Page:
Chinese Firm, At Center Of Dispute With AMSC, Indicted

BY Rick Saia


The Chinese company that's embroiled in a legal dispute with Devens-based AMSC is now facing a federal indictment, accused of stealing trade secrets that caused AMSC to lose more than $800 million.
The Justice Department (DOJ) announced that Sinovel Wind Group, as well as three individuals – two of its employees and one who worked for an AMSC subsidiary – were charged Thursday in federal court in Wisconsin. The company and the trio are each charged with one count of conspiracy to commit secret trade theft, theft of trade secrets and wire fraud, the DOJ said.
"The allegations in this indictment describe a well-planned attack on an American business by international defendants - nothing short of attempted corporate homicide," said John W. Vaudreuil, U.S. attorney for the Western District of Wisconsin. "The Department of Justice and this office are committed to protecting American commerce and aggressively prosecuting those who seek to steal and use our intellectual property."
Sinovel had been AMSC's largest customer in 2011 –when the latter was known as American Superconductor. In that year, the company refused to pay for products it had ordered, AMSC alleged. AMSC is also seeking more than $1 billion in deliveries and damages from Sinovel in China's court system over alleged contract violations and intellectual property theft. That caused AMSC to lose more than $37 million in revenue.
AMSC serves the wind power and electrical grid industries.
According to the indictment, AMSC developed and sold software and equipment to regulate the flow of electricity from wind turbines to electrical grids, and it considered the software and equipment to be trade secrets and proprietary information. The software that runs a part of AMSC's wind turbine electrical control system was developed in Wisconsin and was stored on a computer in AMSC's office in Middleton, Wis. That software worked with other products, including an AMSC system designed to keep a wind turbine running despite a temporary drop in power flow in the electrical grid, the DOJ said.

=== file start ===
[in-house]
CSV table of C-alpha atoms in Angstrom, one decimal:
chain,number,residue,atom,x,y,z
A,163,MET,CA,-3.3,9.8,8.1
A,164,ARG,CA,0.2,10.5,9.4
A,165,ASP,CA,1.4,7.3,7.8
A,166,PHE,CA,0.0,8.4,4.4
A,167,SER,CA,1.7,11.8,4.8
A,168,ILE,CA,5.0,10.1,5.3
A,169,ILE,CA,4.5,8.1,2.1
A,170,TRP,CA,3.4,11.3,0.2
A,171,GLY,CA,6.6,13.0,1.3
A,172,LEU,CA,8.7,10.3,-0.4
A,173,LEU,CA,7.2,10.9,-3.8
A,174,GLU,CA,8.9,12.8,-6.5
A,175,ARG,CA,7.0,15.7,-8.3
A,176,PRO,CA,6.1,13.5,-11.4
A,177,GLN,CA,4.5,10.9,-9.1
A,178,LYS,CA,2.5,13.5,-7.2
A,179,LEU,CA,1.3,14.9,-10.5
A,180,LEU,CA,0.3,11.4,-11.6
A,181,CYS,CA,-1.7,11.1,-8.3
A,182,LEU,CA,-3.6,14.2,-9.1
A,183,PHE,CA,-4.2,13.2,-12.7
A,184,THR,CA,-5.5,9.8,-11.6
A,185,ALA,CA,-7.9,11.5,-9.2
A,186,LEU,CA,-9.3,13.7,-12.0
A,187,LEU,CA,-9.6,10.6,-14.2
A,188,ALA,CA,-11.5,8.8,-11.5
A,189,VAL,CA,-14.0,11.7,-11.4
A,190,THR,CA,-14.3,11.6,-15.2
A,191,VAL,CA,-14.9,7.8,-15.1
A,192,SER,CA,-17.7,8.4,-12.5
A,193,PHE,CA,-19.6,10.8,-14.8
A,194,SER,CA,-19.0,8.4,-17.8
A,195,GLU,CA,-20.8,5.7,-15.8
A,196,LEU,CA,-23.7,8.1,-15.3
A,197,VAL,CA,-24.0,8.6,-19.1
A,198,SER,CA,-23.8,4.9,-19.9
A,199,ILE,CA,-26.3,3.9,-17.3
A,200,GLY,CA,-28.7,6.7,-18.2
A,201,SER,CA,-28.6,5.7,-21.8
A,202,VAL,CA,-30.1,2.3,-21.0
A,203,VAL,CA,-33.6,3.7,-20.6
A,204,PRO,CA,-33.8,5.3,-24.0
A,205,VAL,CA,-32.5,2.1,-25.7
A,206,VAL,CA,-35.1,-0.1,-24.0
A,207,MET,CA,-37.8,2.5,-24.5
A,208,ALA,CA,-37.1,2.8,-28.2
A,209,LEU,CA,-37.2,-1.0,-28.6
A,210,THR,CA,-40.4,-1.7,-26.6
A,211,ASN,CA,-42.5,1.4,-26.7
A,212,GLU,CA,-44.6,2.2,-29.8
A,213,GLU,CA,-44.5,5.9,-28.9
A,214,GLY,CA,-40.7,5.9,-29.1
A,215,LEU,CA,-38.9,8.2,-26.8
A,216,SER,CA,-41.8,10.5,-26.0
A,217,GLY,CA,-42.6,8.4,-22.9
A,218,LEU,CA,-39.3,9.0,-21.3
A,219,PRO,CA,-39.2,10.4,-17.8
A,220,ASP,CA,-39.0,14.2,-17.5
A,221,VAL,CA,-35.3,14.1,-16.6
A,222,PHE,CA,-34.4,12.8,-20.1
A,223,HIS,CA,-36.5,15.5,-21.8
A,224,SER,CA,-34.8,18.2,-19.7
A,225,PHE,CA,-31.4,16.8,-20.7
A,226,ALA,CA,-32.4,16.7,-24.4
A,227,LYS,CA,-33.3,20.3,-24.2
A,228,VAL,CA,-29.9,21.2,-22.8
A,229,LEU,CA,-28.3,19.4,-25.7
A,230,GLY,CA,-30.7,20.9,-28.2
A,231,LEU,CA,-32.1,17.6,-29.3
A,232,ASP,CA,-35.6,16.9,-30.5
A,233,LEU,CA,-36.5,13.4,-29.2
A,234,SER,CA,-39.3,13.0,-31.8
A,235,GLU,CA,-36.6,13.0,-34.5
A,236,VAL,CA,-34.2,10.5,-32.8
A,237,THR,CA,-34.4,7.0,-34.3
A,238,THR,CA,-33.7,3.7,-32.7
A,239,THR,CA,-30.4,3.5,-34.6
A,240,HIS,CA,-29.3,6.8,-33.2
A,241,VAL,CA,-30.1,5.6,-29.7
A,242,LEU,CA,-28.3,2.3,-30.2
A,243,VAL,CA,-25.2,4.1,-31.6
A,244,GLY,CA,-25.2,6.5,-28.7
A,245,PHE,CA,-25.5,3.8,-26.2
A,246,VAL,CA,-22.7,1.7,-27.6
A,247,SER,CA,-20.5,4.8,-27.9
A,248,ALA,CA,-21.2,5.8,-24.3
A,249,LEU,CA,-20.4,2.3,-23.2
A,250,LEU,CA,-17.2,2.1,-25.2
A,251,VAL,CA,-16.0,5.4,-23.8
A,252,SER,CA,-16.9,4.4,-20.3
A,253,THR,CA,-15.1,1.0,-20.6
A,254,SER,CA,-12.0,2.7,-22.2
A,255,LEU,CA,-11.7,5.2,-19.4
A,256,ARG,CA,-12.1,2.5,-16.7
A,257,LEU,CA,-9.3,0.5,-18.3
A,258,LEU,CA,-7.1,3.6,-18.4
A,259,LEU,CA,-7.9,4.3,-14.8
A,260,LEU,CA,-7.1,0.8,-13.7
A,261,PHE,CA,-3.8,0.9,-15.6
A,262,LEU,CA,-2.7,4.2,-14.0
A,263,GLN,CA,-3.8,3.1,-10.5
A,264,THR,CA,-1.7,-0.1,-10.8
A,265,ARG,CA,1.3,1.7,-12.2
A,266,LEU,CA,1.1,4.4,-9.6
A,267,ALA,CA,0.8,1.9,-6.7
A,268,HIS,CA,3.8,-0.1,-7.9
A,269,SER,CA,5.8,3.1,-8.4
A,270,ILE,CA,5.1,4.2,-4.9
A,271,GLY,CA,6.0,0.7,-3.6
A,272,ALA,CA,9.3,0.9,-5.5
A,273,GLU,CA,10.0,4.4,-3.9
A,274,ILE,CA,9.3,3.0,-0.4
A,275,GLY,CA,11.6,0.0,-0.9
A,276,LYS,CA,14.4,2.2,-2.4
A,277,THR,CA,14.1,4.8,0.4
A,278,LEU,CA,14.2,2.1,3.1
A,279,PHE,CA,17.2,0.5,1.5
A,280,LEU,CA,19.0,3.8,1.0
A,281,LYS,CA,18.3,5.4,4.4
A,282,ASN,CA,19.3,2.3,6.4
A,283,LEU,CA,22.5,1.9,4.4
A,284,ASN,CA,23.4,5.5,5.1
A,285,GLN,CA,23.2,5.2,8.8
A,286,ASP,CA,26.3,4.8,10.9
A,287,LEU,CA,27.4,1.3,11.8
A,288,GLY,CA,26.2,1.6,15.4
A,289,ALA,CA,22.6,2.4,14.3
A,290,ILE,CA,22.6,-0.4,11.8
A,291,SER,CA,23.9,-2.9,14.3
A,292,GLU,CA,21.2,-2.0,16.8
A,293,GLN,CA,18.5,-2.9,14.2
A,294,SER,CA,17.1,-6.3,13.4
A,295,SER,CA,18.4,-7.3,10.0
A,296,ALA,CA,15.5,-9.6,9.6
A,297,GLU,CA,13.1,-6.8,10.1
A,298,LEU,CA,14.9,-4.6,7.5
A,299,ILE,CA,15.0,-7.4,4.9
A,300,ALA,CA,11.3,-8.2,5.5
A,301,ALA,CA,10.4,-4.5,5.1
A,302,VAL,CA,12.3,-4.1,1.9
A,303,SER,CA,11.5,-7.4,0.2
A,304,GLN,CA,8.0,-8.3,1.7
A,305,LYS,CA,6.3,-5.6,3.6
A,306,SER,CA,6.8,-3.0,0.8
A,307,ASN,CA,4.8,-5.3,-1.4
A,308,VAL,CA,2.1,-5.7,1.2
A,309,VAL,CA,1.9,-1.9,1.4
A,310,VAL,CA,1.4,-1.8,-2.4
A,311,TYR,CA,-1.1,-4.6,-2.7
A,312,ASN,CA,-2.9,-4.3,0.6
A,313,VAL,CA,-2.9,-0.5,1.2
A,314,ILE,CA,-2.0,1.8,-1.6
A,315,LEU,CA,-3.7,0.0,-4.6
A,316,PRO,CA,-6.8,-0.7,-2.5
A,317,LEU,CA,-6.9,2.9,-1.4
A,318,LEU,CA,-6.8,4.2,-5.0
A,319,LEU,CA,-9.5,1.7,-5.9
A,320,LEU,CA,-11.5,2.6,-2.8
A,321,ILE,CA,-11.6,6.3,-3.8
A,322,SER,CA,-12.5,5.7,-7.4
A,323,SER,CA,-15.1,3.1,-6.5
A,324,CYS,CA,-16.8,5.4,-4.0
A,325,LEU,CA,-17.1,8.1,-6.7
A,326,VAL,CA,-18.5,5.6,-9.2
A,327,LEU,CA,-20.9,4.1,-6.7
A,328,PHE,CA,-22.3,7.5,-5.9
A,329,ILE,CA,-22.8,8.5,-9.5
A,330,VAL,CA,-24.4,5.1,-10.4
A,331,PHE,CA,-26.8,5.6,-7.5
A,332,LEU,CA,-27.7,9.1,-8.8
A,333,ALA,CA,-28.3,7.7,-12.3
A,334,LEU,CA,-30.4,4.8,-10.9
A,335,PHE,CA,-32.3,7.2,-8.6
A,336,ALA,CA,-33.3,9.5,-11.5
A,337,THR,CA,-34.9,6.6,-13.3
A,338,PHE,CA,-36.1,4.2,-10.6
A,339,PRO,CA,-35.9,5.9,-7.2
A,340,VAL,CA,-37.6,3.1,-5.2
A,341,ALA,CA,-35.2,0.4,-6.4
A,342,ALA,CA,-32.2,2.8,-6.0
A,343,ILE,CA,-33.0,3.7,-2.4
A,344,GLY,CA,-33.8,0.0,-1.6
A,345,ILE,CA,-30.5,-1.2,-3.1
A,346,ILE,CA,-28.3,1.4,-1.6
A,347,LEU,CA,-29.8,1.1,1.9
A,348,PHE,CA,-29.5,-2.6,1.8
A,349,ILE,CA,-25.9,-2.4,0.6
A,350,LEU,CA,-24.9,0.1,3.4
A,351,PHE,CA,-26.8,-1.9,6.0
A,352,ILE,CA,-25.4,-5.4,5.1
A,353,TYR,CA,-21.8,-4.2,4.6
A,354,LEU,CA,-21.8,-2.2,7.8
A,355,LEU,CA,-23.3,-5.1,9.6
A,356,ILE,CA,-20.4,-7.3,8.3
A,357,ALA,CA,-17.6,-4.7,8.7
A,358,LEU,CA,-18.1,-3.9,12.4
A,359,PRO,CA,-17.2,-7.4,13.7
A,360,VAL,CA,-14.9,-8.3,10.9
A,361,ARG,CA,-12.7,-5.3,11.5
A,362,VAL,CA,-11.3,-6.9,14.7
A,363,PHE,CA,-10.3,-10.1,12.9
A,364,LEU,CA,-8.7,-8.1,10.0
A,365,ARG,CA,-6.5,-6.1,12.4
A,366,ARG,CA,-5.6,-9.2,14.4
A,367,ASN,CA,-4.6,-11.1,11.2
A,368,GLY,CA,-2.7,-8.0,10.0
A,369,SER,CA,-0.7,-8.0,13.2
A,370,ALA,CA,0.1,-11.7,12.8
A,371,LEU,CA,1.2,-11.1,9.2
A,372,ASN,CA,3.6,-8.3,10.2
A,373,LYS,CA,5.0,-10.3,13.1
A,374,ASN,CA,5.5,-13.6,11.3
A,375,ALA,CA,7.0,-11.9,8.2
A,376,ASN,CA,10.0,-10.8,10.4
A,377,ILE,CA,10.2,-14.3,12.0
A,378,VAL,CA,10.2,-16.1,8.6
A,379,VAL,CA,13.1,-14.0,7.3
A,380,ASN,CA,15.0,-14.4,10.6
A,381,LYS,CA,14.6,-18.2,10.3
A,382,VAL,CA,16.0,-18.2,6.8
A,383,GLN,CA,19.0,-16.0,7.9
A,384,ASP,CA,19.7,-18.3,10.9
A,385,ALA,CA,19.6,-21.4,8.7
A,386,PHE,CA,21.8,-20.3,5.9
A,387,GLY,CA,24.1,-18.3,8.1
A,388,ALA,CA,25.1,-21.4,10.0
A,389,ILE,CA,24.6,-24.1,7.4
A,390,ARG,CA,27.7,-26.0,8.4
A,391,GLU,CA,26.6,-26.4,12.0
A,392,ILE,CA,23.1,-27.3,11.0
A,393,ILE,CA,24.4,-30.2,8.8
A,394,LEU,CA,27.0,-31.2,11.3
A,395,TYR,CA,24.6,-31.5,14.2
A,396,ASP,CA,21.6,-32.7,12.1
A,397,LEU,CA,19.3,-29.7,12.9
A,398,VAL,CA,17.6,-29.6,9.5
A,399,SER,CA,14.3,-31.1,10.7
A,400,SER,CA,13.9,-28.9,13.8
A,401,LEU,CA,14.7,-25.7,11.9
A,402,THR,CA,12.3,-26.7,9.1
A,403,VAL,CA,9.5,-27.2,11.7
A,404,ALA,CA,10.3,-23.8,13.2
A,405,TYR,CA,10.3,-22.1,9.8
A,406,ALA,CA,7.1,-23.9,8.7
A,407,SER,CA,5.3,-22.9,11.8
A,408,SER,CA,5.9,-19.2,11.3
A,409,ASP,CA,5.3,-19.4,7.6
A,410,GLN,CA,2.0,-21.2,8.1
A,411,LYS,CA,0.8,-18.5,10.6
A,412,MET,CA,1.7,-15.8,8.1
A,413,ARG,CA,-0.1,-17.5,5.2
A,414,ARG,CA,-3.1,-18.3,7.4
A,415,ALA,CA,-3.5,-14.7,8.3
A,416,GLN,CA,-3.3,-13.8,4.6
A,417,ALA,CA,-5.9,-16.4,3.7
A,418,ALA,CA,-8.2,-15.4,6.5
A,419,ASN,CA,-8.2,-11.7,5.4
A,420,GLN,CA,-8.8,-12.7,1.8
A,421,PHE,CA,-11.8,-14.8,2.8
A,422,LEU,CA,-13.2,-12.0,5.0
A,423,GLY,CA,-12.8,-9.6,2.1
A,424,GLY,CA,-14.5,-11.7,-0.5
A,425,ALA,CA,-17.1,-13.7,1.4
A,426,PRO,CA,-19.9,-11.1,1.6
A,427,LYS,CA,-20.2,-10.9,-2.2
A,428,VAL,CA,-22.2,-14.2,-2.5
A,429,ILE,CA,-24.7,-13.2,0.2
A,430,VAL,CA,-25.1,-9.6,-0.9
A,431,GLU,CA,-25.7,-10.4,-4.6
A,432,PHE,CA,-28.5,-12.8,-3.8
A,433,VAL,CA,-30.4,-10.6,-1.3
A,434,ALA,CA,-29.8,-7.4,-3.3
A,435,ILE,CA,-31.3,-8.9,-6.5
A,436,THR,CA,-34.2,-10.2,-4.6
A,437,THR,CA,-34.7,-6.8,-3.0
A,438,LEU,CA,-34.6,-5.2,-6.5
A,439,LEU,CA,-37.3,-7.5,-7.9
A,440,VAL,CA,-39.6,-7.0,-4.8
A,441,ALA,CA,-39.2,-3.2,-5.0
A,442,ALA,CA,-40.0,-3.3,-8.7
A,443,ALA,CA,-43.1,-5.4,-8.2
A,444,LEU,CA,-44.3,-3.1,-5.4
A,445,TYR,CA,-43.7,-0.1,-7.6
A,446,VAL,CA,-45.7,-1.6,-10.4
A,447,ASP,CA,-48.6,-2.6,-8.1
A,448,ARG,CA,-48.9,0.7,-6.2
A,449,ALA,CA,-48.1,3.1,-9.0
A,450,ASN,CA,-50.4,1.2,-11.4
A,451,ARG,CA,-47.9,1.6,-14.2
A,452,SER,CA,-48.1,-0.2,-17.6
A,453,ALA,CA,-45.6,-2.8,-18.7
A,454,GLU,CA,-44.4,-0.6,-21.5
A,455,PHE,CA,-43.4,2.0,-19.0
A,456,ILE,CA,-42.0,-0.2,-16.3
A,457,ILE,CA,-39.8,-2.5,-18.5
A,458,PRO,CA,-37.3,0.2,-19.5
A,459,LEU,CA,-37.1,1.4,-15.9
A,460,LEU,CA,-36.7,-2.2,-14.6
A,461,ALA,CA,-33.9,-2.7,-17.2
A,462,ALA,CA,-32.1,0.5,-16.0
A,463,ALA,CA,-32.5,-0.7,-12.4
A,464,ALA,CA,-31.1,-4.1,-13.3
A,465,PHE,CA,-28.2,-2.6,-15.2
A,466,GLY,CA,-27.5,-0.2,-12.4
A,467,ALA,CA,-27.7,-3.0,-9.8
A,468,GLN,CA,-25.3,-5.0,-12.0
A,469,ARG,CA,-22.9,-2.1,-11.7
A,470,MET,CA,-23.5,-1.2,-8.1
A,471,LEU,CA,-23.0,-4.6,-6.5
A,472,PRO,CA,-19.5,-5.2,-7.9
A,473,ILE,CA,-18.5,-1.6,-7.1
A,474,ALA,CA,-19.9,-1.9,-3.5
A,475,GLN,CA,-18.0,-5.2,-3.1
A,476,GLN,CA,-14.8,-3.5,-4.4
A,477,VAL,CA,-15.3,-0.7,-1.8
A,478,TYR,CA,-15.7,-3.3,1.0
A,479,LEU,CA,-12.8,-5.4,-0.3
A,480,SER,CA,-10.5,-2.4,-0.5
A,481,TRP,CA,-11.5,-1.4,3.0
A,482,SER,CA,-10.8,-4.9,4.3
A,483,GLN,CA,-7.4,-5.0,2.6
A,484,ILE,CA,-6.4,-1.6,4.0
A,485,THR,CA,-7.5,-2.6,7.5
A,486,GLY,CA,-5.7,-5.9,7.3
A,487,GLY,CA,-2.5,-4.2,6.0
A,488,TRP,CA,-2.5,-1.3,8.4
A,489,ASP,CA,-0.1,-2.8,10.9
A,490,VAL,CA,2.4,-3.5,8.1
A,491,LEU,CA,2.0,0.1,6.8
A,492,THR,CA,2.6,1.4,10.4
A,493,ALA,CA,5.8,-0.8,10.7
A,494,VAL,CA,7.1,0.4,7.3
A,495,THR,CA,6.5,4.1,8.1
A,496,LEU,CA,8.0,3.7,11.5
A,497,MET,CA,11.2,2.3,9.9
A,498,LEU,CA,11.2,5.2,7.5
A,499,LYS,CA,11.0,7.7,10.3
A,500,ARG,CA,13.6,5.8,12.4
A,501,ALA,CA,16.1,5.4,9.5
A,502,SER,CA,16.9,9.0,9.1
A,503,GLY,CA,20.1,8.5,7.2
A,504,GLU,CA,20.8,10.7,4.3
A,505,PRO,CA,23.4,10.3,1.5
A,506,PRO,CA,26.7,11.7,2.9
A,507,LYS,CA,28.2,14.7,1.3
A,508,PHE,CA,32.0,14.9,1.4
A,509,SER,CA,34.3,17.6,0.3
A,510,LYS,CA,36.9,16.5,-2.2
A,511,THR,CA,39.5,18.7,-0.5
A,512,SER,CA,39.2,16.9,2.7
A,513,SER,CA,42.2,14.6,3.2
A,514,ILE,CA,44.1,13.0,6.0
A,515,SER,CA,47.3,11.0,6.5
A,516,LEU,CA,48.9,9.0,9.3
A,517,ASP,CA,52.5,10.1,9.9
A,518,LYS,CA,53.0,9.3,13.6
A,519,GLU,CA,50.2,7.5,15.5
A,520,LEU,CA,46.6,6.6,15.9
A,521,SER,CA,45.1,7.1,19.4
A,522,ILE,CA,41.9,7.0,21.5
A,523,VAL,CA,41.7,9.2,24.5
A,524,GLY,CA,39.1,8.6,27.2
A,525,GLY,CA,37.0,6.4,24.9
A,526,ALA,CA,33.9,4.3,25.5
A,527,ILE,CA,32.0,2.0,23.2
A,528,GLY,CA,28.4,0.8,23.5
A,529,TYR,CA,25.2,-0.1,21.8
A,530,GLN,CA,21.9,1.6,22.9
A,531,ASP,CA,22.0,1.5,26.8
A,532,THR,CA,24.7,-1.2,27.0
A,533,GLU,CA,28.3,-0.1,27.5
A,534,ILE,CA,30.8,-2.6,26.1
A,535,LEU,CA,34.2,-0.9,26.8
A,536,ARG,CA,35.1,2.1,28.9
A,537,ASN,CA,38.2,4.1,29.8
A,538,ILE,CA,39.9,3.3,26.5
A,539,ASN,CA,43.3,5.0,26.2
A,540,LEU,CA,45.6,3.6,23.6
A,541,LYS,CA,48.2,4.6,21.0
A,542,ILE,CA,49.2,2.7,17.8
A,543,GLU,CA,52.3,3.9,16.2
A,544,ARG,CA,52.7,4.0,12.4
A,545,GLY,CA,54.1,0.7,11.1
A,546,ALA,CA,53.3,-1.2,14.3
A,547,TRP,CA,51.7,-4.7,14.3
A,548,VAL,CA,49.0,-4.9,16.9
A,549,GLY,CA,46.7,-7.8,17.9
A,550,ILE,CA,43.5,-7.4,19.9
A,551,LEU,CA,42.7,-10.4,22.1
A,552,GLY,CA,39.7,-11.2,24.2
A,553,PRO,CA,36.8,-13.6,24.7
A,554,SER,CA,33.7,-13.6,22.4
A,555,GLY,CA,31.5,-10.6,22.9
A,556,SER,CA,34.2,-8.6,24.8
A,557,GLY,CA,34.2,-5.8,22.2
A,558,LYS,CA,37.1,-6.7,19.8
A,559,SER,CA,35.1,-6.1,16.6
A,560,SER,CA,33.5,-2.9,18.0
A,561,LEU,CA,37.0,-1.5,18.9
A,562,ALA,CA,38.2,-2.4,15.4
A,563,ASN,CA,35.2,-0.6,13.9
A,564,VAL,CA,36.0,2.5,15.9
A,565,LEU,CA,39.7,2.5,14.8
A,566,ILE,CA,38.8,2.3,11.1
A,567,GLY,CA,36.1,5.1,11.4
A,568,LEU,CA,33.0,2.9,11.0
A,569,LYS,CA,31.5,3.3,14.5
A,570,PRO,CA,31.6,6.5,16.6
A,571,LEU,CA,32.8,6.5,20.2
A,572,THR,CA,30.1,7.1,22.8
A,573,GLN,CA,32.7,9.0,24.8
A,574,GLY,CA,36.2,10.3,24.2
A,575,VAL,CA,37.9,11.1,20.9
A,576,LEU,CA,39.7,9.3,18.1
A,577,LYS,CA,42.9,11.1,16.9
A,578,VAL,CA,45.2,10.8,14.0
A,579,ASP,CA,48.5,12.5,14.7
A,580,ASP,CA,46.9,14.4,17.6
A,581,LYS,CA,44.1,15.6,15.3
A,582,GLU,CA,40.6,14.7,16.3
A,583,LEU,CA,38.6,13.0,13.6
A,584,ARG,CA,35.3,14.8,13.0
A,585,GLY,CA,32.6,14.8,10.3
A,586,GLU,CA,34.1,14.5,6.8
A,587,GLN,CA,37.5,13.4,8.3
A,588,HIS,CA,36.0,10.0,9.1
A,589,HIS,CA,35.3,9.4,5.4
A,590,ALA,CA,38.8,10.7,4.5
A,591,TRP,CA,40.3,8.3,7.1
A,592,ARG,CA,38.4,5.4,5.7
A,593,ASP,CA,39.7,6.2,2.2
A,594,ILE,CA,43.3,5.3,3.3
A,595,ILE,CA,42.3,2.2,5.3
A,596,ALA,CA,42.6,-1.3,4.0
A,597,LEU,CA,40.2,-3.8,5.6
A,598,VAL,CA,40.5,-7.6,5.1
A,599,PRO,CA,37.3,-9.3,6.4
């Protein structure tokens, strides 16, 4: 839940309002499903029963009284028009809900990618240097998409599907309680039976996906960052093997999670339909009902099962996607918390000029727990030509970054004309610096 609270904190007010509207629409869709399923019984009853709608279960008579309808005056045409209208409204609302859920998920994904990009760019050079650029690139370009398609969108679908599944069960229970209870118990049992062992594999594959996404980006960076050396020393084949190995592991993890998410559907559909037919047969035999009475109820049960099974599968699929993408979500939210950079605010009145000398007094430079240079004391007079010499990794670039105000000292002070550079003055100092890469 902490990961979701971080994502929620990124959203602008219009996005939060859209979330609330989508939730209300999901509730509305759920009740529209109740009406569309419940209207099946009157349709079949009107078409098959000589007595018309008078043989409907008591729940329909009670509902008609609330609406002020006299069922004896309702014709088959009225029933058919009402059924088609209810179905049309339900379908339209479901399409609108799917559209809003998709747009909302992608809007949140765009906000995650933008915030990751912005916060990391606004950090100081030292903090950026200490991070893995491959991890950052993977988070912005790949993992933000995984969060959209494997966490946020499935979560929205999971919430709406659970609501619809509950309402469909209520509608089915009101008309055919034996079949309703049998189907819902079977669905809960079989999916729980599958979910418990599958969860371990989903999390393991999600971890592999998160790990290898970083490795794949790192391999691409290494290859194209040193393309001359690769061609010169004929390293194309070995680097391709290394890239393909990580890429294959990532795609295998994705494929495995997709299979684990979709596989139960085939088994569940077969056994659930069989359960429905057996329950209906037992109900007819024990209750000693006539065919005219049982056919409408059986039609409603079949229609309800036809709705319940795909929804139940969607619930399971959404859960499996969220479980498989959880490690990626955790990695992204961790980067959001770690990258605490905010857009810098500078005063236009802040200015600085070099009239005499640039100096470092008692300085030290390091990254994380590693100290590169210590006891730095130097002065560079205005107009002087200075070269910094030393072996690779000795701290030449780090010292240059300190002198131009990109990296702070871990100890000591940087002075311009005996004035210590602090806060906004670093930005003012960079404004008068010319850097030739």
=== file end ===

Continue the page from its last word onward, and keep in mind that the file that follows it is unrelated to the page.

Sinovel purchased software and equipment from AMSC for the wind turbines Sinovel manufactured, sold and serviced. According to the indictment, in March 2011, Sinovel owed AMSC more than $100 million for products and services previously delivered and had entered into contracts to buy more than $700 million in products and services from AMSC.
In published reports, Sinovel has previously denied AMSC's charges.
The DOJ identified the three individuals facing indictment as Su Liying, 36, deputy director of Sinovel's research and development department; Zhao Haichun, 33, a technology manager for Sinovel; and Dejan Karabasevic, 40, a former employee of AMSC Windtec GmbH, an AMSC subsidiary.
The indictment alleges that the three and Sinovel conspired to obtain AMSC's copyrighted information and trade secrets to produce wind turbines and to retrofit existing wind turbines with low voltage ride through (LVRT) technology, without having to pay AMSC for previously delivered products and services, thereby cheating AMSC out of more than $800 million.
In its own statement, AMSC warned wind-farm developers that any wind turbines purchased from Sinovel may contain stolen intellectual property from AMSC.
"We will continue to seek justice on a global basis," said John Powell, the company's vice president and general counsel. "Our case against Sinovel is incredibly clear-cut and the evidence is very damning."
The indictment alleges that Sinovel, through Su and Zhao, recruited Karabasevic to leave AMSC Windtec and join Sinovel, and to secretly copy intellectual property from the AMSC computer system. The four defendants are charged with stealing source code from AMSC in March 2011, and transmitting it by downloading it from an AMSC computer in Wisconsin to a computer in Klagenfurt, Austria, where Karabasevic was based.
The indictment also alleges that following the theft of AMSC's intellectual property, Sinovel commissioned several wind turbines in Massachusetts and copied into the turbines' software compiled from the software stolen from AMSC. The U.S.-based builders and operators of these Massachusetts turbines have cooperated in this investigation, the DOJ said.
If convicted, Sinovel faces a maximum penalty of five years of probation and a fine of up to $1.6 billion.
The three individuals - Su, Zhao and Karabasevic – could each face a maximum penalty of five years in prison on a conspiracy charge, 10 years in prison on a charge of theft of a trade secret and 20 years in prison on a charge of wire fraud, the DOJ said.
AMSC said the indictment specifically involves four 1.5-megawatt Sinovel wind turbines that were installed in Farhaven, Scituate and the Charlestown section of Boston.
U.S. Urged To Revisit China Trade Relationship
In that same statement, AMSC requested that the Obama administration and Congress re-evaluate the U.S. trade relationship with China.
"The fact that Sinovel has exported stolen American intellectual property from China back into the United States – less than 40 miles from our global headquarters – shows not only a blatant disrespect for intellectual property but a disregard for international trade law," said Daniel P. McGahn, AMSC's president and CEO.
""Enforcement and protection of intellectual property – the DNA of new products and technologies – is essential for U.S. companies to compete successfully in a global economy," McGahn added. "This is impossible if companies in countries such as China are brazenly stealing trade secrets through industrial and cyber espionage."
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